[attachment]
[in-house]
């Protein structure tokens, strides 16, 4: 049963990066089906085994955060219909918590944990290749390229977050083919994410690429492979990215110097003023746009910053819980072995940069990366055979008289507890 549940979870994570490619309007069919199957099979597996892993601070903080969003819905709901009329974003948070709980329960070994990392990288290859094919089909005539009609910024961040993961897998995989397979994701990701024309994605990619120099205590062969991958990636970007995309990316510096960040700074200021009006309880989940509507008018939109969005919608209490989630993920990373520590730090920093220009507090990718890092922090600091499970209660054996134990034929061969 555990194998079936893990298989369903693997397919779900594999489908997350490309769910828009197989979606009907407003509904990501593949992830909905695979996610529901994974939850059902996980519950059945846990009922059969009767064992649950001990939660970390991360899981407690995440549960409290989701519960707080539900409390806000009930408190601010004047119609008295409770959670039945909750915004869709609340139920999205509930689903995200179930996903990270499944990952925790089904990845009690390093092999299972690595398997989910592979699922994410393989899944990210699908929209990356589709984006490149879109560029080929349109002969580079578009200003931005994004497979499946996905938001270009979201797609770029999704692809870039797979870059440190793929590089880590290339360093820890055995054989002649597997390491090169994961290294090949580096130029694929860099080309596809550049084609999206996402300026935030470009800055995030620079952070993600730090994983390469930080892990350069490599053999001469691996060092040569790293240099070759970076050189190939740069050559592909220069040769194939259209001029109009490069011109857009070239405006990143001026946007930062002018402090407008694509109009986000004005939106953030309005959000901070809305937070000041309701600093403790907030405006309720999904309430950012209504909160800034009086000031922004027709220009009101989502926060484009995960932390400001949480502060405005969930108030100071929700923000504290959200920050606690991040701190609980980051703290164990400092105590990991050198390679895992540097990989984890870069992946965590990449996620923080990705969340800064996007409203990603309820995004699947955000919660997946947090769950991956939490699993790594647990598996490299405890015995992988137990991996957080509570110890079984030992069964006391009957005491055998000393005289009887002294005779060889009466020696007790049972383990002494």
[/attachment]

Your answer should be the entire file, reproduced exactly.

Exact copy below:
[in-house]
């Protein structure tokens, strides 16, 4: 049963990066089906085994955060219909918590944990290749390229977050083919994410690429492979990215110097003023746009910053819980072995940069990366055979008289507890 549940979870994570490619309007069919199957099979597996892993601070903080969003819905709901009329974003948070709980329960070994990392990288290859094919089909005539009609910024961040993961897998995989397979994701990701024309994605990619120099205590062969991958990636970007995309990316510096960040700074200021009006309880989940509507008018939109969005919608209490989630993920990373520590730090920093220009507090990718890092922090600091499970209660054996134990034929061969 555990194998079936893990298989369903693997397919779900594999489908997350490309769910828009197989979606009907407003509904990501593949992830909905695979996610529901994974939850059902996980519950059945846990009922059969009767064992649950001990939660970390991360899981407690995440549960409290989701519960707080539900409390806000009930408190601010004047119609008295409770959670039945909750915004869709609340139920999205509930689903995200179930996903990270499944990952925790089904990845009690390093092999299972690595398997989910592979699922994410393989899944990210699908929209990356589709984006490149879109560029080929349109002969580079578009200003931005994004497979499946996905938001270009979201797609770029999704692809870039797979870059440190793929590089880590290339360093820890055995054989002649597997390491090169994961290294090949580096130029694929860099080309596809550049084609999206996402300026935030470009800055995030620079952070993600730090994983390469930080892990350069490599053999001469691996060092040569790293240099070759970076050189190939740069050559592909220069040769194939259209001029109009490069011109857009070239405006990143001026946007930062002018402090407008694509109009986000004005939106953030309005959000901070809305937070000041309701600093403790907030405006309720999904309430950012209504909160800034009086000031922004027709220009009101989502926060484009995960932390400001949480502060405005969930108030100071929700923000504290959200920050606690991040701190609980980051703290164990400092105590990991050198390679895992540097990989984890870069992946965590990449996620923080990705969340800064996007409203990603309820995004699947955000919660997946947090769950991956939490699993790594647990598996490299405890015995992988137990991996957080509570110890079984030992069964006391009957005491055998000393005289009887002294005779060889009466020696007790049972383990002494």